The Sparrow ($17, Ballantine Books) and A Thread of Grace ($17, Ballantine Books), by Mary Doria Rusell, recommended by Rosemary at Quail Ridge Books, Raleigh, NC.

  • The Autobiography of Mrs. Tom Thumb by Melanie Benjamin

    Mercy Lavinia Warren Bump, known as Vinnie, was born with dwarfism. She grew to be two feet, eight inches tall, but she never let her size stop her from living life to the fullest. Vinnie did so well in school, she became a school teacher, but deep down she craved more. Through life’s ups and downs, she finally teamed up with P. T. Barnum. The two became close friends and he introduced her to Tom Thumb, one of his other performers.

    This fictionalized novel tells the story of Vinnie, through her perspective on life. The long chapters are broken up with intermissions that show the newspaper headlines.  Melanie Benjamin is an excellent author, providing readers with an insider’s view into the personal lives of celebrities. Written as an autobiography, this book will open readers’ eyes to the world of the lady who entranced the world. There are phrases in this book that will live in readers’ hearts forever.

    The Autobiography of Mrs. Tom Thumb by Melanie Benjamin, recommended by Nicole at My Sisters Books, Pawleys Island, SC.

  • The Wonder by Emma Donoghue

    The Wonder kept me guessing until the very end and stayed with me for a long time after. Emma Donoghue plays to her strengths in this marvelously crafted religious thriller set in the mid-19th century Irish countryside. As always, Donoghue has done her research in telling the story of a "fasting girl" and a Nightingale Nurse. Suspenseful historical fiction driven by excellent characters.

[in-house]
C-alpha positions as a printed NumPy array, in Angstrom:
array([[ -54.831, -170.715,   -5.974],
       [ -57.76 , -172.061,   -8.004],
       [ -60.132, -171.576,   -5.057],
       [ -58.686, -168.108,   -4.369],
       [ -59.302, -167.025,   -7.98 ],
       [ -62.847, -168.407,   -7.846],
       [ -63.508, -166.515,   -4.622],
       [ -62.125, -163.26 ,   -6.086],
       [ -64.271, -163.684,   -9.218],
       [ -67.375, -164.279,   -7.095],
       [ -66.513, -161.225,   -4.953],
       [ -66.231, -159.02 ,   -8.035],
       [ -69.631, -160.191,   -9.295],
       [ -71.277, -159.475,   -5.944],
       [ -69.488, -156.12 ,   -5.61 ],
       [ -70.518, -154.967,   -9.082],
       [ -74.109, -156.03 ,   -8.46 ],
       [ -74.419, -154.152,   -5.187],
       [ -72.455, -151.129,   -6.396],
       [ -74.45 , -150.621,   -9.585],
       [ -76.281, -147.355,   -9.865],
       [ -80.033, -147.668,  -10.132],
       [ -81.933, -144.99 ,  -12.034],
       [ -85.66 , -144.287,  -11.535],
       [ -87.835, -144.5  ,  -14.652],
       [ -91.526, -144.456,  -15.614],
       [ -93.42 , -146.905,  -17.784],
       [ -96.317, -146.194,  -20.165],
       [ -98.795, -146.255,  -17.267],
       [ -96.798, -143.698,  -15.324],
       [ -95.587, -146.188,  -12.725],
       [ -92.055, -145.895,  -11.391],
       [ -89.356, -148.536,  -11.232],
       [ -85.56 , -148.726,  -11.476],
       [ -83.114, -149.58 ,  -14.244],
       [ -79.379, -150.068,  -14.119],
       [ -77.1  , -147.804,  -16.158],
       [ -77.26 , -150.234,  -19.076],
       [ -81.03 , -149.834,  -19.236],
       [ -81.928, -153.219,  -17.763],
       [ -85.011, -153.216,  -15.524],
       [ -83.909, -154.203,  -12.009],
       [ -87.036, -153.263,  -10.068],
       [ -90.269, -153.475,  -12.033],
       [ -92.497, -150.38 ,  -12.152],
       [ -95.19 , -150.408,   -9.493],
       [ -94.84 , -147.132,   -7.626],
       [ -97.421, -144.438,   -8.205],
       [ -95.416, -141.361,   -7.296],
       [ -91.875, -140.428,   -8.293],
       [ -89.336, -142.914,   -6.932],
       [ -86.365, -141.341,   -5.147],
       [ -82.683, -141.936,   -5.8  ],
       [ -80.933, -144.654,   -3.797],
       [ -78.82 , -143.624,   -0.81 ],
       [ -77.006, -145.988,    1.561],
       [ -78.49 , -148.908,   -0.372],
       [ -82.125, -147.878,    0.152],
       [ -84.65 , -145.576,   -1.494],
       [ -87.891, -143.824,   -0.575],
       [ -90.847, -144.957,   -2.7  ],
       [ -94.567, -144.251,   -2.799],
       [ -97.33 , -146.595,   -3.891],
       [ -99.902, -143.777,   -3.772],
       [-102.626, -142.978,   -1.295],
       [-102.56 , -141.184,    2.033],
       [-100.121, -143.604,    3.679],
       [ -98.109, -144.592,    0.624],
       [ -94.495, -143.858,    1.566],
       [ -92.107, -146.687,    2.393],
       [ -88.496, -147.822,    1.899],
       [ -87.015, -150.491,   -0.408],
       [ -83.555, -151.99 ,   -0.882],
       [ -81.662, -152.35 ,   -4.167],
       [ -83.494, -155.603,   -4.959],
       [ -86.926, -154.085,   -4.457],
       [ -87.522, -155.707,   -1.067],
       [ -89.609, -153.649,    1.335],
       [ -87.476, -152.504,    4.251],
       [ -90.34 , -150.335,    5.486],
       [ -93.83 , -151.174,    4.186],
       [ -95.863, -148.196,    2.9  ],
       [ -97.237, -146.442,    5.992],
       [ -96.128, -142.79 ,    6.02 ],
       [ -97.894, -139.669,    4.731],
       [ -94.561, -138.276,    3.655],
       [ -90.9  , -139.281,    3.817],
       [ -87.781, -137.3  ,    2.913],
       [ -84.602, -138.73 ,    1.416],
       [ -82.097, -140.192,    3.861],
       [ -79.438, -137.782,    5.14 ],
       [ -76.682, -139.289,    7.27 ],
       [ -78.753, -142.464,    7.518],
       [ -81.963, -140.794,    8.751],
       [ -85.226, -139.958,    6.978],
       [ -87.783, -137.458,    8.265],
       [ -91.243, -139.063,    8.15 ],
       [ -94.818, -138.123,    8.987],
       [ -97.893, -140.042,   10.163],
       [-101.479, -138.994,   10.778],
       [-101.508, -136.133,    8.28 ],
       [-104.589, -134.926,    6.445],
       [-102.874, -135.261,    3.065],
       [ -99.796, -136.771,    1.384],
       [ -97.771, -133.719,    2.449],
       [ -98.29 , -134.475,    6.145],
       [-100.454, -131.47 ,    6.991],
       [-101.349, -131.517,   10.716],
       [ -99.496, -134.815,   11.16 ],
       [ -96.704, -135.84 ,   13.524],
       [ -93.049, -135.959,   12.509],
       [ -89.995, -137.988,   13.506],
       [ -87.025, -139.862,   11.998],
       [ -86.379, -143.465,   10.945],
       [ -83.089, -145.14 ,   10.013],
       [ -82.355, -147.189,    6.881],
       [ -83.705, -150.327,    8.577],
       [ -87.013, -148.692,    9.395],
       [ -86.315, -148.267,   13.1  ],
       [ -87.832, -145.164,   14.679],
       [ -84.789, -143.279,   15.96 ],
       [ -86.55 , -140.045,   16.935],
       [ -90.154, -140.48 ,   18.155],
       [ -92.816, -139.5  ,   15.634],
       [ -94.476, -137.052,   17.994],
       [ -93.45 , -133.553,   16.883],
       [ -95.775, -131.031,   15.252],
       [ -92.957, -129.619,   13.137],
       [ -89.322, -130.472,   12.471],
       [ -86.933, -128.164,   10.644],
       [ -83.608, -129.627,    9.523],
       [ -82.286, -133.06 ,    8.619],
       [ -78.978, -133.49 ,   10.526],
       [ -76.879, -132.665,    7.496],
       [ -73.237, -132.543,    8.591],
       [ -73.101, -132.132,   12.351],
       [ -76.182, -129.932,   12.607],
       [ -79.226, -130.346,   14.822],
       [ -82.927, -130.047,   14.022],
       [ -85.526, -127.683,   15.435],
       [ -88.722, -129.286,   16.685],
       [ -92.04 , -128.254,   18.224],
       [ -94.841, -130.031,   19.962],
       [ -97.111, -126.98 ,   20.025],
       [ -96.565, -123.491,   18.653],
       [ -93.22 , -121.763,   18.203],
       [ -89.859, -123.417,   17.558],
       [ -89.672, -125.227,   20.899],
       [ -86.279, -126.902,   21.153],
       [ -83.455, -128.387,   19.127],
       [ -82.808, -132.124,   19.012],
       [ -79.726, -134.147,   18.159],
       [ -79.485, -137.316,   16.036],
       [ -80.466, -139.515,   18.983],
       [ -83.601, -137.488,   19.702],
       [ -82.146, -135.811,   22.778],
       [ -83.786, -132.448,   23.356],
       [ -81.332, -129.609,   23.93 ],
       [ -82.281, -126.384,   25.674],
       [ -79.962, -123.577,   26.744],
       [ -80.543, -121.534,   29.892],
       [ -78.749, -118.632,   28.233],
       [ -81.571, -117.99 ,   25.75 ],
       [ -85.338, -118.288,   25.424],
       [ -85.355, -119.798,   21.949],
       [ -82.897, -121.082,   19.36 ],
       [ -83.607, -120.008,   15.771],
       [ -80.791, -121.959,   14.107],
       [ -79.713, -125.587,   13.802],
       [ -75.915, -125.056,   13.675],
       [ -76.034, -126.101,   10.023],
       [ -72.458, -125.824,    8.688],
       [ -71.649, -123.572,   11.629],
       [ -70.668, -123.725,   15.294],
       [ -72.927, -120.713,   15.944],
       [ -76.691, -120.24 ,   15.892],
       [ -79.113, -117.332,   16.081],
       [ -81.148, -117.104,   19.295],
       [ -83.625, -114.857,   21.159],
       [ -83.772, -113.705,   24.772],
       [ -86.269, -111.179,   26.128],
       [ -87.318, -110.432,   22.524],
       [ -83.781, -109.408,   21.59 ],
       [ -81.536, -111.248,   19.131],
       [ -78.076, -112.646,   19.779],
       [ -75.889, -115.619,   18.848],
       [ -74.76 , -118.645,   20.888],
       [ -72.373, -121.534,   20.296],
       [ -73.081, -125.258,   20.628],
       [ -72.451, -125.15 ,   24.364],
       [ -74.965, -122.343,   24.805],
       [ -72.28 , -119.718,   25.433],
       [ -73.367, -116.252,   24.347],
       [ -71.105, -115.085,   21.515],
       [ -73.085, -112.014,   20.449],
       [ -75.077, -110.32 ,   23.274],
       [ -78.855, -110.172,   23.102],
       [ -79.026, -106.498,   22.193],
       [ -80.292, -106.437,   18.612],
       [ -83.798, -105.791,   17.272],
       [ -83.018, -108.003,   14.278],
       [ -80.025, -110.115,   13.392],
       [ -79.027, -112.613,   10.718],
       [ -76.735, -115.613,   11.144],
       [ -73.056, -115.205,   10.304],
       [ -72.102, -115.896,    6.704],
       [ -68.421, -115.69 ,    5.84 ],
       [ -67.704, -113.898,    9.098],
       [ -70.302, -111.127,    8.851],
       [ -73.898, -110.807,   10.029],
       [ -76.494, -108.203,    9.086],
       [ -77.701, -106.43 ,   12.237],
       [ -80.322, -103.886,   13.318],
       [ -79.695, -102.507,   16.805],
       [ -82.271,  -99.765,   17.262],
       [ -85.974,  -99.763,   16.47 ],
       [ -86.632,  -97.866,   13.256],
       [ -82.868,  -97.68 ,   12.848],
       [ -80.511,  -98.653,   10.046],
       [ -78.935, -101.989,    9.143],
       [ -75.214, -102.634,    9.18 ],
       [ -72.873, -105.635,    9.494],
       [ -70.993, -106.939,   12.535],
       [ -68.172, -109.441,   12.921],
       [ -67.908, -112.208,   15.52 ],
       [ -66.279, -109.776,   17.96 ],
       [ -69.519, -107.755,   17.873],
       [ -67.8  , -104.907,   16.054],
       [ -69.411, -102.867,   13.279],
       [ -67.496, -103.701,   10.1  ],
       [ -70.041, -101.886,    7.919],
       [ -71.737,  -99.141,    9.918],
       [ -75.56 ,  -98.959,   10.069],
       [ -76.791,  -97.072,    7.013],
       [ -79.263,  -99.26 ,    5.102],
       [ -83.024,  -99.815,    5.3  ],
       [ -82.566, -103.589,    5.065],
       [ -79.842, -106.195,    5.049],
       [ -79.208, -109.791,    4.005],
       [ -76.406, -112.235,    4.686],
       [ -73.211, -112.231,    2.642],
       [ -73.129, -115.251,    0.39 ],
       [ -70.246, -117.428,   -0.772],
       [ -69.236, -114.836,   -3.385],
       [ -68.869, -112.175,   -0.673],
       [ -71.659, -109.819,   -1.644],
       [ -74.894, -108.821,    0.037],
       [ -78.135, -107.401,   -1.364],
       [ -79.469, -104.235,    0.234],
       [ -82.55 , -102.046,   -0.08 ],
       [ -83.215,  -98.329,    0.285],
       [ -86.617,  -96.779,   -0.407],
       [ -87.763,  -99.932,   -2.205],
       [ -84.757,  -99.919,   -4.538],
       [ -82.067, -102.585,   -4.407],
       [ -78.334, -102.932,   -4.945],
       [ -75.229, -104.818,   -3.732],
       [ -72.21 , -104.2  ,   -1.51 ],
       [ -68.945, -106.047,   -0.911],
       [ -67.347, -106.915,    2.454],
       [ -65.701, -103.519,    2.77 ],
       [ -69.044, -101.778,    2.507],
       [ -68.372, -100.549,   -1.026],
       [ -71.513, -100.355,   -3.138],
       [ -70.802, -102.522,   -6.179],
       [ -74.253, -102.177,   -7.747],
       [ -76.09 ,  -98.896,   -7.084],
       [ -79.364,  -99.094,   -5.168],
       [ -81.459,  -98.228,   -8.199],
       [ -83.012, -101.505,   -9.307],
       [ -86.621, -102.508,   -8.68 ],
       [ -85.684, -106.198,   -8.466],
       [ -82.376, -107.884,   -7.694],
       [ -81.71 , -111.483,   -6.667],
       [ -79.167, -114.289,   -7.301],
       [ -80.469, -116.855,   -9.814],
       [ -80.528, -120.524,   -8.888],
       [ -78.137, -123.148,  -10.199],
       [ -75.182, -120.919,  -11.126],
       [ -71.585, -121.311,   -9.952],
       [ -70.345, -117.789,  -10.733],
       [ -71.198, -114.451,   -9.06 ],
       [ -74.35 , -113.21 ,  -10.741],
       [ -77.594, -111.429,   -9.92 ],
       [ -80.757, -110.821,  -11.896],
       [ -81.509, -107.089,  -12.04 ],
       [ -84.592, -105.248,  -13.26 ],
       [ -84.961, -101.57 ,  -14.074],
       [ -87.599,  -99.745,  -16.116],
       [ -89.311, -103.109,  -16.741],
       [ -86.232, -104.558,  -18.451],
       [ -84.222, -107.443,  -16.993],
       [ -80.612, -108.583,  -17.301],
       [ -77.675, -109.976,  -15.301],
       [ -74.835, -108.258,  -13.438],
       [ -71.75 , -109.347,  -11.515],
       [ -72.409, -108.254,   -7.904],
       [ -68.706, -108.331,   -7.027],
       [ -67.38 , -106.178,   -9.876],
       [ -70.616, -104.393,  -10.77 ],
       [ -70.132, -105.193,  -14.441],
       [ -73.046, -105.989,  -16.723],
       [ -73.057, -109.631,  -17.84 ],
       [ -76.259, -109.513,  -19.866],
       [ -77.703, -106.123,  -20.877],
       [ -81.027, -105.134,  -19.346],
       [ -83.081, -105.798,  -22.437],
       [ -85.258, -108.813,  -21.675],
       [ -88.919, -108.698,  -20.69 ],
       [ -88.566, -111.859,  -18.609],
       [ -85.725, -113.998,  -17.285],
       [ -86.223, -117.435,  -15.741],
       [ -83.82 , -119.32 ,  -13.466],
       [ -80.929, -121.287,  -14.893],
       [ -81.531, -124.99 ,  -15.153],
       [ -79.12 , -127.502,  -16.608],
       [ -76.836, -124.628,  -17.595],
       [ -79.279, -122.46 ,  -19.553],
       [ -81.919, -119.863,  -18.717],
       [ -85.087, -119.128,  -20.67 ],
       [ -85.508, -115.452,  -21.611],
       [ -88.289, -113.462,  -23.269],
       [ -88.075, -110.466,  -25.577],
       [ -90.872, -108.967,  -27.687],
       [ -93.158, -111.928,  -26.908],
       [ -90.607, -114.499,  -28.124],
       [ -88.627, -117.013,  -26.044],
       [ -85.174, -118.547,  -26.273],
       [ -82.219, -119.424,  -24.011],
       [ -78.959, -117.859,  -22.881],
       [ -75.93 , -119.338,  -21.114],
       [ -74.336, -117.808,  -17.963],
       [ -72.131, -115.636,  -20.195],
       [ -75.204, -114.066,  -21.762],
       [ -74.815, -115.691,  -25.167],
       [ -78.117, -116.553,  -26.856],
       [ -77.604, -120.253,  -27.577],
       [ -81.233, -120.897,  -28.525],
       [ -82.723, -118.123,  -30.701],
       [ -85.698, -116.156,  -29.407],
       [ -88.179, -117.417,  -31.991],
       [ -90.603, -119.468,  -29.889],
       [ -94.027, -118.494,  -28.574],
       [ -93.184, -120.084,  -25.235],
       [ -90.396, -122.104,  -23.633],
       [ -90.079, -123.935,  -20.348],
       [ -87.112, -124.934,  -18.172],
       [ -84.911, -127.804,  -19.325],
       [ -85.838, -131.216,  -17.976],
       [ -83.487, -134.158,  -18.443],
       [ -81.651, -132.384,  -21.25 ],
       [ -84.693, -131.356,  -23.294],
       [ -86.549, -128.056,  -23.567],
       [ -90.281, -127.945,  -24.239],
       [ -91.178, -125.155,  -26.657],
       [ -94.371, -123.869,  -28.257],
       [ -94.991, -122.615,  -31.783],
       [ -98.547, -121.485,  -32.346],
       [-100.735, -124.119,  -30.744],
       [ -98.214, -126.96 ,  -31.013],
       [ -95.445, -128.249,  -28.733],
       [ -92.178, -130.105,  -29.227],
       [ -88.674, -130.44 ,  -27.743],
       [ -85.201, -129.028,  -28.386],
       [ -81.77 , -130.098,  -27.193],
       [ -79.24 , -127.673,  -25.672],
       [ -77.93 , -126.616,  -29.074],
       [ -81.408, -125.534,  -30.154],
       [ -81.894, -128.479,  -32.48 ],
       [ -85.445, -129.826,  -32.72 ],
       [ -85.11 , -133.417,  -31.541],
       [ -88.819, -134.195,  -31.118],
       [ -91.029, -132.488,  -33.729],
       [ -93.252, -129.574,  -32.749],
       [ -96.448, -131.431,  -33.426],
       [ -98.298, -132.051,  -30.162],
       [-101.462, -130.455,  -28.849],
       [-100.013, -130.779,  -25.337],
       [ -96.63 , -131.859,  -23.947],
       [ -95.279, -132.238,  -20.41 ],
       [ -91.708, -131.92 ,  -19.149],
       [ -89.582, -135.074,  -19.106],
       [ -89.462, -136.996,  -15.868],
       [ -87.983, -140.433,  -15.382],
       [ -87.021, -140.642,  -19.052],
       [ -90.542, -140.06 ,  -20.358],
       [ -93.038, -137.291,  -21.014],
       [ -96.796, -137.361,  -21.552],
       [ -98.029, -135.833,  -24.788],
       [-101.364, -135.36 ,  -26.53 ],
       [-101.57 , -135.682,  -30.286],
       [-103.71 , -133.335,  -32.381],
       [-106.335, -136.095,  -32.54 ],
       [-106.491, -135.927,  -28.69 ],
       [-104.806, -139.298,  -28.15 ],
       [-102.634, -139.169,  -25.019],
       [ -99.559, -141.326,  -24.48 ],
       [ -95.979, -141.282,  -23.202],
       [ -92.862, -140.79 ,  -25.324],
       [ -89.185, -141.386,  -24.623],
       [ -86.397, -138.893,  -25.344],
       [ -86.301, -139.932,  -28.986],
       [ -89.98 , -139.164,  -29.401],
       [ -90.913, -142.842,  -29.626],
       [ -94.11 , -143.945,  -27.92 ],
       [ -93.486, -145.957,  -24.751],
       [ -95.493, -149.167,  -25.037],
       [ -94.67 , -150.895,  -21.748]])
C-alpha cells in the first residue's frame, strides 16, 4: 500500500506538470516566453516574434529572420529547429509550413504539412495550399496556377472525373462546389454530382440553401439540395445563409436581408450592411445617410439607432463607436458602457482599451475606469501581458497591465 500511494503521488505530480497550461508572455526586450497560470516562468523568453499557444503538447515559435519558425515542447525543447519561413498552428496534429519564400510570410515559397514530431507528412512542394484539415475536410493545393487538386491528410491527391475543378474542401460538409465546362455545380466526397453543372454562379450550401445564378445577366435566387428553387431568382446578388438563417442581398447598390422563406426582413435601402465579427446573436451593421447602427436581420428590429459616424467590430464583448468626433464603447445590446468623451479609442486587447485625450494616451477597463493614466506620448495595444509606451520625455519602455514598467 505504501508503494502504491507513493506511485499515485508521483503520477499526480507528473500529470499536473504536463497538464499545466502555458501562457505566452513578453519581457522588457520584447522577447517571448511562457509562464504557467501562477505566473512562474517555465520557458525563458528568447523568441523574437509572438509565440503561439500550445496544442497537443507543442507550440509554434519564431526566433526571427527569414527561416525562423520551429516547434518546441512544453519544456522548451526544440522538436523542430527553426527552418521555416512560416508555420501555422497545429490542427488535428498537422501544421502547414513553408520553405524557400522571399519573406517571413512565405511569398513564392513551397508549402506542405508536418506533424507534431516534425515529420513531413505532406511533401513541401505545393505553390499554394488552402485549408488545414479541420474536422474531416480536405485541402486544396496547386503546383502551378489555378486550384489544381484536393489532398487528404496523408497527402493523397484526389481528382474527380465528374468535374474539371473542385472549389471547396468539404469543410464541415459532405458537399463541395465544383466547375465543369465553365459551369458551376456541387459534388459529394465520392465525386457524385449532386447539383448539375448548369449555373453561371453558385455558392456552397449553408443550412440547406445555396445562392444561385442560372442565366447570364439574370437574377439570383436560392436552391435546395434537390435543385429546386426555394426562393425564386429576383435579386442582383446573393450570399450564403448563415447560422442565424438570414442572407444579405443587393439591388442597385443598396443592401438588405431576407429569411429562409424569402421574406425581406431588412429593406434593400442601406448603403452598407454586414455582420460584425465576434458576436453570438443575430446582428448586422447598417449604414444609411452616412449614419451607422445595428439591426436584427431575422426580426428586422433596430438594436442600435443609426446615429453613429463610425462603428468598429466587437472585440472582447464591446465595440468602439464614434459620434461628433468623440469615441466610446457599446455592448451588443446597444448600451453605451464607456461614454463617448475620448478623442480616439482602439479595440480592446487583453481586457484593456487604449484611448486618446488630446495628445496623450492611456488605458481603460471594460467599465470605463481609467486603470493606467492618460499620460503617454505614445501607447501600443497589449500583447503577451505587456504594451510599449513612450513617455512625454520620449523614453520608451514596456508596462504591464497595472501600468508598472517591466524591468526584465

The Wonder by Emma Donoghue (Little Brown and Company, $27.00), recommended by Leila at Flyleaf Books, Chapel Hill, TN.

  • Perfume River: A Novel by Robert Olen Butler

    Perfume River is a haunting reflection on the psychic scars inflicted by the Vietnam War on three men. There are brothers Robert, who went to Vietnam, and Jimmy who went to Canada. And there's Bob, whose father was a Vietnam vet. In economically direct prose, Butler finds his way into the souls of men and the way they deal with their thoughts and emotions, particularly in the context of the complex relationship of father and son. It took just one paragraph for me to understand why Butler is a Pulitzer winner.

    Perfume River: A Novel by Robert Olen Butler (Atlantic Monthly $25), recommended by Samantha at Quail Ridge Books, Raleigh, NC.

  • The Girl From Venice by Martin Cruz Smith

    A beautifully written, complex story of war, love, intrigue and shifting loyalties in occupied Italy towards the end of WW II. This novel pairs very nicely with All The Light We Cannot See, again showing the complexities of everyday life-- not the least of which include being young and passionate about life -- while living in occupied territory.